A Land Flowing With Milk and Honey
Leviticus 25:8–17 provides for one of the more interesting statutes in Israel’s history. Beyond the rest that the land and the people were to receive every seven years, when the seventh seven came along, there was to be an additional year of rest and recuperation—the year of jubilee, the 50th year. As much as you might think that the children of Israel would look forward to such a rest, especially when the observance of the statute would bring the blessing of the Lord upon them and the land, there was apparently little desire to comply (see Jer. 25:1–12, esp. vv. 11–12; cp. 29:10–14; Dan. 9:1–2). The subsequent journey into Babylonian captivity that God imposed upon the southern kingdom of Judah demonstrates how important this statute was to the Lord and how grieved and angered He was when Israel failed to comply.
God gave this statute to Moses on Mount Sinai (Lev. 25:1), which is located in the southern portion of the Sinai peninsula a very barren terrain. It stands in significant contrast to the terrain and agricultural setting in which the children of Israel were to practice its provisions. Most likely it was not hard for the Israelites to imagine giving the desert a rest, but it turned out to be quite another matter when they settled the land they had been told was “flowing with milk and honey” (Ex. 3:8, 17).
What exactly does the term a land flowing with milk and honey mean? First, we must consider the source of the milk and honey and then examine its implications for the land. When the children of Israel first came out of Egypt, the only occupation they knew well, other than brick-making, was one they had inherited from the patriarchs. Genesis 46:28–34 relates that Jacob’s sons were all herdsmen. Further, that is all they knew from their youth (v. 34). There are frequent references to Jacob’s sons tending flocks of goats and sheep when they returned to the land. Then hundreds of years later, when God called Moses to bring Israel up out of Egypt, He promised the children of Israel that He would bring them into a land “flowing with milk and honey.”
The 12 tribes brought with them an abundance of domesticated cattle (sheep and goats). After surviving the sparse forage of the Sinai/Negev region, they drove their cattle through the lush trans-Jordan plateau. Rich vegetation was so abundant that two and a half tribes wanted to remain in the region and continue to raise their herds on its vast provisions (Num. 32:16–27). Simply put, more vegetation meant more herds, which meant more milk. Thus, whether they were on the east or west side of the Jordan this new land that God had provided for them was covered with so much vegetation that the natural consequence was a land “flowing with milk …”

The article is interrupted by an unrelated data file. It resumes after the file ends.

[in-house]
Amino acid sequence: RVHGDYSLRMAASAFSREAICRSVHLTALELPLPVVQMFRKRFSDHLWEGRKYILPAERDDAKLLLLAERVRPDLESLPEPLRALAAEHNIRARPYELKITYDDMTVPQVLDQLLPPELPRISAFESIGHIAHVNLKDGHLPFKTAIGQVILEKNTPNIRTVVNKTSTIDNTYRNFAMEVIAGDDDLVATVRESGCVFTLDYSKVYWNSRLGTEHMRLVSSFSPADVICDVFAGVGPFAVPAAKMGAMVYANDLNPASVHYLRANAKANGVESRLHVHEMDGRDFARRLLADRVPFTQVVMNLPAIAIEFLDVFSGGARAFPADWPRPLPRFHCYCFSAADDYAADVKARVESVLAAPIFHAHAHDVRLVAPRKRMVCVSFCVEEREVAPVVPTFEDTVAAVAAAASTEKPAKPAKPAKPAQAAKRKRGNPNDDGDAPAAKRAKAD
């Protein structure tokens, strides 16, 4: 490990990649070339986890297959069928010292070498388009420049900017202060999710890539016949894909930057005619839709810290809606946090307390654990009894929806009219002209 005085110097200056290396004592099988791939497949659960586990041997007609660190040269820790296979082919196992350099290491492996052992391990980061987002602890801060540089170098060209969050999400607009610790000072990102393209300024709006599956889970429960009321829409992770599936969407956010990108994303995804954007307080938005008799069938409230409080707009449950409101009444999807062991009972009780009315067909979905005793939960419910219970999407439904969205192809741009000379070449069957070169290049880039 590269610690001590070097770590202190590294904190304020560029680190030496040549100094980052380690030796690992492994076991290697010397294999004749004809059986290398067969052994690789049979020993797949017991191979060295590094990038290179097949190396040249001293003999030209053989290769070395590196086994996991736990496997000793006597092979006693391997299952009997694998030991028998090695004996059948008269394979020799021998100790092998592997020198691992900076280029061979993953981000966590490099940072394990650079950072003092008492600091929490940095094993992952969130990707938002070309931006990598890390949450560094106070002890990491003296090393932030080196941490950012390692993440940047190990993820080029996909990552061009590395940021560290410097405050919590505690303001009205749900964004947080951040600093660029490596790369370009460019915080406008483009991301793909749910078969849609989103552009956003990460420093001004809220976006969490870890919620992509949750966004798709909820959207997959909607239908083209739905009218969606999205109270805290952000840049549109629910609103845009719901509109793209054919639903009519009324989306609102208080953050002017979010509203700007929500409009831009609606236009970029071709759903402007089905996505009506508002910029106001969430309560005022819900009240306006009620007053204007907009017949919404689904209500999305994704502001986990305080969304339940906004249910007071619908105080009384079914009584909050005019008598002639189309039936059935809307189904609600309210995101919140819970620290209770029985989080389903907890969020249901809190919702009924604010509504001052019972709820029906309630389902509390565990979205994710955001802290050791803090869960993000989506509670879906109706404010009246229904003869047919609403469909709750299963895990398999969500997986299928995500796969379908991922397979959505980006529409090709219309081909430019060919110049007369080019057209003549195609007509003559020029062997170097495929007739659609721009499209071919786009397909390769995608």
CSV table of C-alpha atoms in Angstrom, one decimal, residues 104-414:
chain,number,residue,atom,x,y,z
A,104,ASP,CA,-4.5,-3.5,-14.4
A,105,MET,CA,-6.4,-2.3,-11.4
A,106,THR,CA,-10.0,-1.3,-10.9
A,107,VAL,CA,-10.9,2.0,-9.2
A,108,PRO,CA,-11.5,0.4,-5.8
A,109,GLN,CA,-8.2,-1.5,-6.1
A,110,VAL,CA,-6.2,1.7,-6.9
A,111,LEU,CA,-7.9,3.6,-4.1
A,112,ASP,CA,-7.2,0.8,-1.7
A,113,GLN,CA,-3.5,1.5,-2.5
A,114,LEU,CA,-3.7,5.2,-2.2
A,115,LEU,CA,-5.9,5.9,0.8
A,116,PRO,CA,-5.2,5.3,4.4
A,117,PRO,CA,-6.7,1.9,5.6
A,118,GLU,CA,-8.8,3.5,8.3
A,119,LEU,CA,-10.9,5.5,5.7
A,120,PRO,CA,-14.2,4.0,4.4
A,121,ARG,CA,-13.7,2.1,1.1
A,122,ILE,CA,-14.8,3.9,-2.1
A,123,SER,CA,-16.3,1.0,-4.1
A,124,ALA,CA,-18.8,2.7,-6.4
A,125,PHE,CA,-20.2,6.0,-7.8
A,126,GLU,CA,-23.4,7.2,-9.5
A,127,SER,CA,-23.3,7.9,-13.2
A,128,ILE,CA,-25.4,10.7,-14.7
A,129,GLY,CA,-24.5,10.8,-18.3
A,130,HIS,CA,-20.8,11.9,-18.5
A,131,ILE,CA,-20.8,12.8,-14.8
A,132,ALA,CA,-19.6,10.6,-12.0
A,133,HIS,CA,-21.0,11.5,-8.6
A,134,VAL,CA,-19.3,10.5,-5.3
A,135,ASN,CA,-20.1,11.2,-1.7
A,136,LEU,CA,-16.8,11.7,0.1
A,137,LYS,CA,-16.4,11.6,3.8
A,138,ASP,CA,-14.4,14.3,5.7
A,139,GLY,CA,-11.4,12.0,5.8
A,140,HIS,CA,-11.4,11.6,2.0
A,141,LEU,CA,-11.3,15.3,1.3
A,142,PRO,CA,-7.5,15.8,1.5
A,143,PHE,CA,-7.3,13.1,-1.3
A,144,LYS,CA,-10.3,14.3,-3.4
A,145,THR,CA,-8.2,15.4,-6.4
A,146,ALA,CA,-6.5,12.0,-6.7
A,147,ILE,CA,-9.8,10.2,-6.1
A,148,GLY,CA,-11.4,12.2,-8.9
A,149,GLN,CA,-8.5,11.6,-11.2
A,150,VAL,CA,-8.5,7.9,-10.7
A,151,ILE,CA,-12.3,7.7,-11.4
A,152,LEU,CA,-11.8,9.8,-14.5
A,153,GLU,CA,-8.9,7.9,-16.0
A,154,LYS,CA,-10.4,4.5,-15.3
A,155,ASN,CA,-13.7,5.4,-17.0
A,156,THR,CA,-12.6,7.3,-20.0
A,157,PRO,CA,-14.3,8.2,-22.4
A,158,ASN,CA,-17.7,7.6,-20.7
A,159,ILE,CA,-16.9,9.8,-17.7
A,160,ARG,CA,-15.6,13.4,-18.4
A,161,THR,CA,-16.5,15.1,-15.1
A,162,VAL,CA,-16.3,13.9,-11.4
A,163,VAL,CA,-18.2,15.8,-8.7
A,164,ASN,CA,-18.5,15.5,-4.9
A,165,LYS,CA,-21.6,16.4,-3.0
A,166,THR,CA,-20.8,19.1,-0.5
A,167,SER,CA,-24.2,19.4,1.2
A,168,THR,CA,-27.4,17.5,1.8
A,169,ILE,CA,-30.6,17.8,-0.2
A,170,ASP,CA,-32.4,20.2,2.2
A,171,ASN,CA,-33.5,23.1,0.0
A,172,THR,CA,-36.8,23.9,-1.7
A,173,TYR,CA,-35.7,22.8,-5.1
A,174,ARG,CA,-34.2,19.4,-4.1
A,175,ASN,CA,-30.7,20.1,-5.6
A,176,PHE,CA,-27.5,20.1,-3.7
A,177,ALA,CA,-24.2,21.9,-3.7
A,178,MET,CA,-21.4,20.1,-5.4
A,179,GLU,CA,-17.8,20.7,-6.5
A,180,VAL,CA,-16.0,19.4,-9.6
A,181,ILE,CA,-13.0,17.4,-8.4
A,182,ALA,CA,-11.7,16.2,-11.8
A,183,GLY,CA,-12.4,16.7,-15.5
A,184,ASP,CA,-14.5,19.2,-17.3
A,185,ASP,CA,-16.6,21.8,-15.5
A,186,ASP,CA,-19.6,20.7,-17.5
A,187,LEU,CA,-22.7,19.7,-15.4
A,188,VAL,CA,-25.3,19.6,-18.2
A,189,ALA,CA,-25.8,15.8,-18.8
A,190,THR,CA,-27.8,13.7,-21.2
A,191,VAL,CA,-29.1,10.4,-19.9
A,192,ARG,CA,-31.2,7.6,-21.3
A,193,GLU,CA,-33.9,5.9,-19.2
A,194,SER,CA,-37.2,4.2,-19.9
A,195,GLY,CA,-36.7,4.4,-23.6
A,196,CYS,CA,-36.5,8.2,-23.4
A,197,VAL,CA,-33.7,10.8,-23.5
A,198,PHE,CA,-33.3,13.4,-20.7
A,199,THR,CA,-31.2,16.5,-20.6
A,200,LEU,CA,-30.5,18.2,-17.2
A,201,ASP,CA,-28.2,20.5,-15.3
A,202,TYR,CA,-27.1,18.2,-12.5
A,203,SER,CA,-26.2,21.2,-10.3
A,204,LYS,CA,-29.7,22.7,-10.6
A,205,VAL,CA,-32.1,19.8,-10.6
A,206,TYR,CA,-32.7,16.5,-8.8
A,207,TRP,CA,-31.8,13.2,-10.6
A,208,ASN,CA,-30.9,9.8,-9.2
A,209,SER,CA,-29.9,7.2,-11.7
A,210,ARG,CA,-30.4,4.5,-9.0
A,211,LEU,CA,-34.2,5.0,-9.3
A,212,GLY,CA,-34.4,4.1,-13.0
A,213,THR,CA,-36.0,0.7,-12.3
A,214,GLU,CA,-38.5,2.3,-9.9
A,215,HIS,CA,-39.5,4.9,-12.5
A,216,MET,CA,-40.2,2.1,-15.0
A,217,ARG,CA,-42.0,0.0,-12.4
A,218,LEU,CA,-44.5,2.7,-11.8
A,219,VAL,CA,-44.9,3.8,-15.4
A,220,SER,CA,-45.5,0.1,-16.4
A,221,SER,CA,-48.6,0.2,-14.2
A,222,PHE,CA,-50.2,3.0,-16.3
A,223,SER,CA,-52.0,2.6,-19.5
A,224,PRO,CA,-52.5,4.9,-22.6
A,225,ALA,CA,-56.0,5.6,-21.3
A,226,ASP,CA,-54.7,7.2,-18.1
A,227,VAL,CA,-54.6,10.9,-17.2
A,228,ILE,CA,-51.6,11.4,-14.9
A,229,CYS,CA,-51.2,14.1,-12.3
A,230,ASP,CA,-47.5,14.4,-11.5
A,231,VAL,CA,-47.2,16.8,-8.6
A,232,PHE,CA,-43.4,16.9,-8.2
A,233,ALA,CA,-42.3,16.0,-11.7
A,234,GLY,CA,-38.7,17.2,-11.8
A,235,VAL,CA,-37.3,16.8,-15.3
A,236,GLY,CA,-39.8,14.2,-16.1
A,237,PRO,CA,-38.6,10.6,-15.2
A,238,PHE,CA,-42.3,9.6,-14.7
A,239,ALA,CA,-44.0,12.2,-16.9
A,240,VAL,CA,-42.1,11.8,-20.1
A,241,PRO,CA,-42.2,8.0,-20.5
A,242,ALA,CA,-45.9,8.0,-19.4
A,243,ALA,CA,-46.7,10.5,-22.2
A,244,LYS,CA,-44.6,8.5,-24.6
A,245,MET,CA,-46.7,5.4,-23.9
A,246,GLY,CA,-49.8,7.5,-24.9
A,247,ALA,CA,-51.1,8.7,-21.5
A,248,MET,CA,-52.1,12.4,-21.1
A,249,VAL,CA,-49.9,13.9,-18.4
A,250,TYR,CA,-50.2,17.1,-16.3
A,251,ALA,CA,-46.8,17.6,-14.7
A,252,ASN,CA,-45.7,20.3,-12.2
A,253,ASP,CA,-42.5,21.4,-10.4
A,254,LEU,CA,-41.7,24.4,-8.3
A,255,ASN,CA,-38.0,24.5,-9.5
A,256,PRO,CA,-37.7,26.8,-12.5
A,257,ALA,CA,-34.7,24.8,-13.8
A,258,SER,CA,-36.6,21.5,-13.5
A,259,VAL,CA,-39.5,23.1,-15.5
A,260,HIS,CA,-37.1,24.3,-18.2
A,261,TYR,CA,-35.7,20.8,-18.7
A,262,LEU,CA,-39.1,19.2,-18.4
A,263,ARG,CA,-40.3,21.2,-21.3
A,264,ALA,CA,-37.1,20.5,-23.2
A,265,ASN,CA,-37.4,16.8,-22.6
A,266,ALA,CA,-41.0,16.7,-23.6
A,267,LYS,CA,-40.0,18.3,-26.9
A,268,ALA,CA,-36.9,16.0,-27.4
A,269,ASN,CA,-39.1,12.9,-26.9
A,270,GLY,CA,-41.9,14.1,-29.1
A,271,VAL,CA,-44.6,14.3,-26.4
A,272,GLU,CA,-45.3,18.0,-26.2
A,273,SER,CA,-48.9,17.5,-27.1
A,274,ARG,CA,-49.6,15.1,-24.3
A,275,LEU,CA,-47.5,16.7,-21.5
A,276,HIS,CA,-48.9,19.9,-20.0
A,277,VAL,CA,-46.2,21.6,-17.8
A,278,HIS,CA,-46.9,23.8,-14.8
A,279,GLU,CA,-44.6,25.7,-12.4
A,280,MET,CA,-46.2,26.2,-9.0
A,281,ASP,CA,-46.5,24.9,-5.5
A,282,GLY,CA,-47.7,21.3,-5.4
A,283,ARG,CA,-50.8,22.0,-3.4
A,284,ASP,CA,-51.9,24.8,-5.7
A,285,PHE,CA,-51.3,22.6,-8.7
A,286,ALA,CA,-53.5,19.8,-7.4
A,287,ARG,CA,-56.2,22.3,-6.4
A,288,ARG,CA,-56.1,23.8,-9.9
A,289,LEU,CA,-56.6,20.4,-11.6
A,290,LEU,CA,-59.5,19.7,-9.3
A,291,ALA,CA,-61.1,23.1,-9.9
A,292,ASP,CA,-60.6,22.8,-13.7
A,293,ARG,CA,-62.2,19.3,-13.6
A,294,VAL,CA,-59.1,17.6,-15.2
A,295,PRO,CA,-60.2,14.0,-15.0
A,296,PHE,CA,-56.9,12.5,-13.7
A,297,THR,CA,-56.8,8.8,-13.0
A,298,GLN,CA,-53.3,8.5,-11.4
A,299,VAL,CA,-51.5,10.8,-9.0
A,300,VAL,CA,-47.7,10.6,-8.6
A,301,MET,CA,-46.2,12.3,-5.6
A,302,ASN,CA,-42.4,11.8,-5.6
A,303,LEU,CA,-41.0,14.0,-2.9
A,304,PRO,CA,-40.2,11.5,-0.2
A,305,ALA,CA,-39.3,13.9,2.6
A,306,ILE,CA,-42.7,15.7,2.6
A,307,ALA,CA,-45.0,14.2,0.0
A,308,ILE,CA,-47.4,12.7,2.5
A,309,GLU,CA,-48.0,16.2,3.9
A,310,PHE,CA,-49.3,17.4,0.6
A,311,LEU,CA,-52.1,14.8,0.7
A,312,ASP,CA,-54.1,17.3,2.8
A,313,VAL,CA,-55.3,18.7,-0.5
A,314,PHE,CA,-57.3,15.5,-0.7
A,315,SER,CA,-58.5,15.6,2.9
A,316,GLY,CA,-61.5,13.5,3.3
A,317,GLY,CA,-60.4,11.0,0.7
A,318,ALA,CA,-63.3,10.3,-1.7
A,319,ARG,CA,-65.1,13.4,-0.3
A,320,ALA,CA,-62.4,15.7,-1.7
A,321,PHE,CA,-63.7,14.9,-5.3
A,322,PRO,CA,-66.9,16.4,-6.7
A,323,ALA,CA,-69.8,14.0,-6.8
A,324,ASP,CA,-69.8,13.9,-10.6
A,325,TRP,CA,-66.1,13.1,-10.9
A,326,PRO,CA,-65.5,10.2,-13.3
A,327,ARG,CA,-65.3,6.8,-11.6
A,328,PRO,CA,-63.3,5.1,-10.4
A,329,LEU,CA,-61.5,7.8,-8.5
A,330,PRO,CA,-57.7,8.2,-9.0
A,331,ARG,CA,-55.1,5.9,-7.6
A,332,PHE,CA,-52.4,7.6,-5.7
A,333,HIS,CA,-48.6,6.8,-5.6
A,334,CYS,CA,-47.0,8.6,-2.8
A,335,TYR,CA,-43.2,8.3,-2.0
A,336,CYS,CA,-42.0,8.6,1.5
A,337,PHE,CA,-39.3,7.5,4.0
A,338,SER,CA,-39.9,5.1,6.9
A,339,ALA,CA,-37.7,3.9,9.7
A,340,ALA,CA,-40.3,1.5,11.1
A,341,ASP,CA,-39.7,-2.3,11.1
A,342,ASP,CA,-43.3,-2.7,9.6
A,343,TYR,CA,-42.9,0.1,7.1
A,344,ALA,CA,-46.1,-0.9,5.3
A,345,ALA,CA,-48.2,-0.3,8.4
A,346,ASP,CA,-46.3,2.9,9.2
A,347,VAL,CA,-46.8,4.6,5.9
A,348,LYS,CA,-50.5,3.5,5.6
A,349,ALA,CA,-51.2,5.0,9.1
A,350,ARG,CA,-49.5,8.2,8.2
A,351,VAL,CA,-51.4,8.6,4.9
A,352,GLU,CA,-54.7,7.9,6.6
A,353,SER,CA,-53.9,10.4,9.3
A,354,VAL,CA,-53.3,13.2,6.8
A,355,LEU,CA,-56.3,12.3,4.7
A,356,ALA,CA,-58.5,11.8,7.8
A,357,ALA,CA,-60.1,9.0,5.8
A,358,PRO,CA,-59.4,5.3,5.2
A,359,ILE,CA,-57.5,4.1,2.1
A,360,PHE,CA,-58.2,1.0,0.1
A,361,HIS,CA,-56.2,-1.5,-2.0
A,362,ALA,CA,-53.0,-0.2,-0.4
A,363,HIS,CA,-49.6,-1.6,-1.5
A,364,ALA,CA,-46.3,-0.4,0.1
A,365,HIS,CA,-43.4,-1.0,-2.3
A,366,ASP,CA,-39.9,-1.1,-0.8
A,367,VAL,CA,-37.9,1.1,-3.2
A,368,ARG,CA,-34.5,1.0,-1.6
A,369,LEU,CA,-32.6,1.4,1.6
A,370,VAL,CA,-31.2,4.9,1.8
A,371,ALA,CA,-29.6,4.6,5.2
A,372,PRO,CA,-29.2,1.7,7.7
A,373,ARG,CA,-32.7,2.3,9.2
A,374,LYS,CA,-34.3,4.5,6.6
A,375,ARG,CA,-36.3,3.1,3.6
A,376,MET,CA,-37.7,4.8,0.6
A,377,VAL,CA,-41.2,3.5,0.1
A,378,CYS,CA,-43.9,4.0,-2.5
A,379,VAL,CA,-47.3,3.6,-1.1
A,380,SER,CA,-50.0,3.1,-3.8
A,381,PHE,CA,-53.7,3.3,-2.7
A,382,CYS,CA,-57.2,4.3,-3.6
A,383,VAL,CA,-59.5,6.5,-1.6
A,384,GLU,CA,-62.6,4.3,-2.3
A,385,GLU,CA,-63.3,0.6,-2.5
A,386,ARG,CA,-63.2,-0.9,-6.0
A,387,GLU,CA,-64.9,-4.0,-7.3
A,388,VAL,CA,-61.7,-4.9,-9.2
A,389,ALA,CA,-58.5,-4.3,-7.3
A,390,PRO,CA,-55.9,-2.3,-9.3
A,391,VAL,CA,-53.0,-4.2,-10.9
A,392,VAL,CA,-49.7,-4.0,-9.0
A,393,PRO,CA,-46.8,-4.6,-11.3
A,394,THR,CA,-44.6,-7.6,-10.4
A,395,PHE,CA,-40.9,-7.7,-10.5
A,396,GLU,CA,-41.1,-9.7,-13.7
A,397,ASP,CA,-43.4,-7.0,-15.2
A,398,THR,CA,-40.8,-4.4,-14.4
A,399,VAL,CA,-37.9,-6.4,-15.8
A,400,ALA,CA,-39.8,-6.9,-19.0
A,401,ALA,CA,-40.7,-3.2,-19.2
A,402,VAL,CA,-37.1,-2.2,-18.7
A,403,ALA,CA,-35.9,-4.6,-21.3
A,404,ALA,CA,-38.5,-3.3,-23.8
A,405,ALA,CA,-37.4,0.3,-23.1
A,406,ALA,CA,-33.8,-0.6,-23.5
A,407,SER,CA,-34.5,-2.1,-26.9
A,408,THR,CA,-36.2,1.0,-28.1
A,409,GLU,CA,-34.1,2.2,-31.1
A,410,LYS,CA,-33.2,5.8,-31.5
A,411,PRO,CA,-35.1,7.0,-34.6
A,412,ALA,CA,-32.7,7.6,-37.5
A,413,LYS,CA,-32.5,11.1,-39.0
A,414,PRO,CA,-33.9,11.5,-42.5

For similar reasons, the land also produced abundant honey. The same land that contained ample grass lands was also sprinkled with beautiful and plentiful wildflowers. These, in turn, attracted the bees necessary to produce wild honey. It was apparently so abundant that Solomon had to warn against eating too much of it (Prov. 25:16). But because the honey was wild, it was there just for the taking (Samson and others knew of this experience: Jud. 14:8–9; 1 Sam. 14:25–26).
The promise of blessing had an interesting negative twist to it as well. Several times the prophets of Israel foretold times when, because of their enemies’ intrusion into the land, the land would be laid waste, and briars and thorn bushes would grow up. This, in turn, would promote an increase in milk and honey (Isa. 7:21–24). How could this happen? When Israel was defeated and carried off as prisoners (Israel to Assyria and Judah to Babylon), the cultivated land was left unattended. When this occurred, the vineyards and crops were overrun with briars, thorns, other wild flowers, and weeds. This, in turn, allowed for increased grazing land for milk-producing animals and an increase in honey as the bees pollinated the thriving wildflowers.
Thus, one way or another, God provided for the land to continue to flow with milk and honey. It is quite possible, therefore, that one of the reasons God wanted the land to have a rest (whether during a sabbath year or the Jubilee year) was to allow the animals and vegetation to thrive, allowing Israel to remain a land “flowing with milk and honey.”